Hudson v Hathway [2022] EWCA Civ 164814 December 2022

Published: 04/01/2023 09:00

Lewison, Andrews and Nugee LJJ. Second appeal on whether detriment remained a requirement of a constructive trust, given not mentioned in either Stack or Kernott.

Unmarried couple, house in joint names. On separation, parties agreed that Ms Hathaway would retain the house for herself and their children. Some years later, Mr Hudson sought sale and equal division. Ms Hathaway argued that she was entitled to the whole of the proceeds, a constructive trust arising from the parties’ common intention that the house be hers, coupled with detriment. HHJ Ralton rejected most of her pleaded detriment (payment of mortgage interest, decorating, frugality) but accepted as detriment her desisting from bringing Sch 1 claim and giving up ‘some sort of civil claim’ over Mr Hudson’s pension and shares in exchange for the house – controversial as the parties were unmarried and their belief that they had mutual divorce style claims was mistaken. At first appeal – summary here – Kerr J held that detriment was not a requirement if common intention and unconscionability were present, but did not disturb finding that detriment was satisfied on the facts. Mr Hudson appealed.

Held, dismissing appeal:

  1. Section 53 Law of Property Act 1925 provides that an interest in land can be created or disposed of by a signed document. Mr Hudson had emailed Ms Hathaway expressly giving her the house. Section 36(2) provides that a joint tenant can release his interest to the other joint tenant and no particular form of words is required. Mr Hudson had written on separation that he would have no interest in the house. He typed his name at the end of the emails. There was ‘a substantial body of authority to the effect that deliberately subscribing one's name to an email amounts to a signature’. Accordingly, s 53 was satisfied. This was sufficient to dispose of the appeal.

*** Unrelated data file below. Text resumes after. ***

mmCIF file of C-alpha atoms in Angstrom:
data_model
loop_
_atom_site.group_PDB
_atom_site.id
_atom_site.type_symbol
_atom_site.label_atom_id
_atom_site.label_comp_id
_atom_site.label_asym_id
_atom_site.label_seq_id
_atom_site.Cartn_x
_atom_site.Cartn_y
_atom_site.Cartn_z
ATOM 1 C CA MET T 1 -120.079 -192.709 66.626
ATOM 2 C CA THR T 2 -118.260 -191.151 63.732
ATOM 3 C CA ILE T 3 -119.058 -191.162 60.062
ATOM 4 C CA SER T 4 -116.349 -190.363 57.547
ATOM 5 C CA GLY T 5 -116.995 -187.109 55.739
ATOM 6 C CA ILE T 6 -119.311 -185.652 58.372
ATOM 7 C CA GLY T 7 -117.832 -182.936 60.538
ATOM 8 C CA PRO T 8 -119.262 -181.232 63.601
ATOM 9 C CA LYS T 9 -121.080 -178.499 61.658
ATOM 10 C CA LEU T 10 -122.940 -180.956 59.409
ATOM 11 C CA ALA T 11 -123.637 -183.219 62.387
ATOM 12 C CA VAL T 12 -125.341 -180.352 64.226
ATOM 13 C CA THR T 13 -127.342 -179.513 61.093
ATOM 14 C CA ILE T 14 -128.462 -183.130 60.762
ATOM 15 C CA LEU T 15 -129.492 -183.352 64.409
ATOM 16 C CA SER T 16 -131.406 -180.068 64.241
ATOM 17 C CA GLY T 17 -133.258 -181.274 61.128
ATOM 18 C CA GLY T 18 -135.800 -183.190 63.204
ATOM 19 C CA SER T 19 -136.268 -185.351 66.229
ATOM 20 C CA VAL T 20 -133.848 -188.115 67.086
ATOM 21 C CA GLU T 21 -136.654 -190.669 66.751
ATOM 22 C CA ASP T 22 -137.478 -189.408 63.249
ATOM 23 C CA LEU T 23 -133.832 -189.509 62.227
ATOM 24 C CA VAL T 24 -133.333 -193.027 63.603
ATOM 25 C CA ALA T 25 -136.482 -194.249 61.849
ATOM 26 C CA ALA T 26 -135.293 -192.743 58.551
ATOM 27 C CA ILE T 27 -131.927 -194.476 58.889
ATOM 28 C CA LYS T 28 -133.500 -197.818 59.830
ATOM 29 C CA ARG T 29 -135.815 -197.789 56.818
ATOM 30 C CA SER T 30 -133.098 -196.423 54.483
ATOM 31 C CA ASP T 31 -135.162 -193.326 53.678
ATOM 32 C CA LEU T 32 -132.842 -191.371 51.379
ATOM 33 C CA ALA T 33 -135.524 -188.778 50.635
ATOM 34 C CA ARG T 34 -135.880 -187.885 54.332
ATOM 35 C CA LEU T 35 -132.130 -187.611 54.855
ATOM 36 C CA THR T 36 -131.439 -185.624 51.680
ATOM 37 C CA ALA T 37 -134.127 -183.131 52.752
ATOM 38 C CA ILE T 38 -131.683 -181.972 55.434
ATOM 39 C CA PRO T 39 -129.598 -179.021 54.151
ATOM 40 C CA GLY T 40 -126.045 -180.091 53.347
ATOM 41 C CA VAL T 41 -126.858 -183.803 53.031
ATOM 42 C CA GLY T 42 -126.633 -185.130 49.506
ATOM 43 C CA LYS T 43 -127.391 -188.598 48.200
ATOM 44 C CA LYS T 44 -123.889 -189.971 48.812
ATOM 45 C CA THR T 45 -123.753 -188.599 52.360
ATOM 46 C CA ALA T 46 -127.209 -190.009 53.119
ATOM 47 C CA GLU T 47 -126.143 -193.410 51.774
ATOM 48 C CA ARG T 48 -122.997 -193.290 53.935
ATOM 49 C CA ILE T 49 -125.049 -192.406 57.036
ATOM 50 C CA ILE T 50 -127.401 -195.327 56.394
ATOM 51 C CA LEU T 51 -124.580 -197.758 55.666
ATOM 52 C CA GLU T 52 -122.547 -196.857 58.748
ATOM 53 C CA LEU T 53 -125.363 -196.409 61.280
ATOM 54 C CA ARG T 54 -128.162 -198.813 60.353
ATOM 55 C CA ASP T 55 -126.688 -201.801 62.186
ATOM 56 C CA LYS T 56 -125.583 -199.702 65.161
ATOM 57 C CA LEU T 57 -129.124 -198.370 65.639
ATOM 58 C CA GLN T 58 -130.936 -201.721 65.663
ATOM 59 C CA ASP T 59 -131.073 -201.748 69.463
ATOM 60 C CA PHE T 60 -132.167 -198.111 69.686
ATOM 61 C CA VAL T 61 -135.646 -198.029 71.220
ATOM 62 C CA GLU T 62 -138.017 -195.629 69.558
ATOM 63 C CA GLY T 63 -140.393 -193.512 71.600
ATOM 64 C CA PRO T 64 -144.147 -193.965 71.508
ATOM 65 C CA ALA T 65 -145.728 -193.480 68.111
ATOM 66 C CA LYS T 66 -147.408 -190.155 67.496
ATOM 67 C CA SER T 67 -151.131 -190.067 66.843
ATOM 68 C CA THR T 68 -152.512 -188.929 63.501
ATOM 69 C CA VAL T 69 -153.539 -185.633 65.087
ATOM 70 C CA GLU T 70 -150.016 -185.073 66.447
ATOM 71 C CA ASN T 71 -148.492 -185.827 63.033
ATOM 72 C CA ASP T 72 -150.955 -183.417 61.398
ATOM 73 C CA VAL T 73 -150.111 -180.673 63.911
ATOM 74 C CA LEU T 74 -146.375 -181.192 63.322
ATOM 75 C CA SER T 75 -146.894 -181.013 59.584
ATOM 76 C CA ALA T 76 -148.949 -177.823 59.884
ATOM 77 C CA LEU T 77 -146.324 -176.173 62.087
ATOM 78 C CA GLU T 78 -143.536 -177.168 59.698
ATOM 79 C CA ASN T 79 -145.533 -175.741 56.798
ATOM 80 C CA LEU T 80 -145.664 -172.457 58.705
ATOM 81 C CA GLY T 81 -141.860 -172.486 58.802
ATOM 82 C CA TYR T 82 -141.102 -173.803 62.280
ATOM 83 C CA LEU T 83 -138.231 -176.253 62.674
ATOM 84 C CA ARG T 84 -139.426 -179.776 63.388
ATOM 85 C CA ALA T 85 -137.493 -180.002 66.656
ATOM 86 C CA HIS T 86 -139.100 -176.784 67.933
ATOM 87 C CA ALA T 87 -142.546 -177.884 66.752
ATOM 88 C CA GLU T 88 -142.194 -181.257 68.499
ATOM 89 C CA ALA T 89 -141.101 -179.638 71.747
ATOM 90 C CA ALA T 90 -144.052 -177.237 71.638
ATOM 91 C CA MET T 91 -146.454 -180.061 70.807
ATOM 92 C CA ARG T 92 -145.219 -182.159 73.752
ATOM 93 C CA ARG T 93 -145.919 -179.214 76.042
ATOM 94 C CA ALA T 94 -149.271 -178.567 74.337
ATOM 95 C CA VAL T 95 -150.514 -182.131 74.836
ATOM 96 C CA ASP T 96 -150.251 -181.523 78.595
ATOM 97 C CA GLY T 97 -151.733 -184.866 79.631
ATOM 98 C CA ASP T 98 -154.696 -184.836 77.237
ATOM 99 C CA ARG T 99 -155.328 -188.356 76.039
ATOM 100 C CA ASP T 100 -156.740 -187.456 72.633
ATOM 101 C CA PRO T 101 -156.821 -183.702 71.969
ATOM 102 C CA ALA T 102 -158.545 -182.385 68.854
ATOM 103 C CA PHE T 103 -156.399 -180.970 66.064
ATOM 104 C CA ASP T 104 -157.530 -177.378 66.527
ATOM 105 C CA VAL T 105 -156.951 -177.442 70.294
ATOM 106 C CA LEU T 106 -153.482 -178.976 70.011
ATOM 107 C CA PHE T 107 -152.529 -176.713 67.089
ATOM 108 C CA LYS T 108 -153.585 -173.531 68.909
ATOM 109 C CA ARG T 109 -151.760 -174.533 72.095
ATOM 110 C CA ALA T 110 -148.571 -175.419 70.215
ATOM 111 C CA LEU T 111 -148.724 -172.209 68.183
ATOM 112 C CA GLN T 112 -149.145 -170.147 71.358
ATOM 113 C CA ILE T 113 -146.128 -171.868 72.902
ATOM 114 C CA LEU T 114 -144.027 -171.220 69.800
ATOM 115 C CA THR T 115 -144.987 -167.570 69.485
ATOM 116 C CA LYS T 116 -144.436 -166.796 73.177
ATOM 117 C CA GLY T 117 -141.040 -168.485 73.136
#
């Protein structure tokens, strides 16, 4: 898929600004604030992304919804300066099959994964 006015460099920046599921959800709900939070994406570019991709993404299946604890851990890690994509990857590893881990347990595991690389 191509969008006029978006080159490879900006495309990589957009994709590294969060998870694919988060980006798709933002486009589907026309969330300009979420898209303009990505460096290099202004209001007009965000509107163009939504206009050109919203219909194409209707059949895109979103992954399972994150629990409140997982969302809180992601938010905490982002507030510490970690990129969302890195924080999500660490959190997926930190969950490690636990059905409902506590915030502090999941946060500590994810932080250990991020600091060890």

2. Detriment was an essential requirement of a constructive trust. HL had not intended in Stack or Kernott to ‘abrogate the long-standing principle that what makes an unenforceable agreement or promise enforceable in equity is detrimental reliance. The principle of detrimental reliance was not challenged in either case, and that it why it was unnecessary for the court to deal with it’. Indeed, the HL had in both cases cited Grant v Edwards, a case that referred to a requirement of detriment, with approval.
  3. While the agreement in the present case satisfied s 53, if it had not been satisfied (if the agreement had been verbal, for example), then detrimental reliance would have been necessary. Otherwise, the Lords ‘would have needed to explain how a mere oral agreement (without more) overcame the statutory formalities laid down by section 2 of the Law of Property (Miscellaneous Provisions) Act 1989 and section 53(1) of the Law of Property Act 1925’. Guest v Guest had more recently affirmed ‘the critical importance of detrimental reliance to the intervention of equity’.
  4. Ms Hathaway’s argument amounted to an assertion that a constructive trust had arisen in relation to the parties’ other assets based on a common intention of shared ownership and detriment. It was this claim, known to the law, that she had given up. It was not necessary to know whether the claim would have succeeded. ‘Whether detrimental reliance to that extent in the context of an express agreement is sufficiently substantial is … an evaluative decision for the trial judge.’
  5. A claim to a beneficial interest is a chose in action and not an equitable interest caught by s 53. Accordingly, any cause of action Ms Hathaway had in respect of Mr Hudson’s shares could be assigned by her and no particular form was required to do so. Her own email to him accepting his retention of the shares was sufficient.
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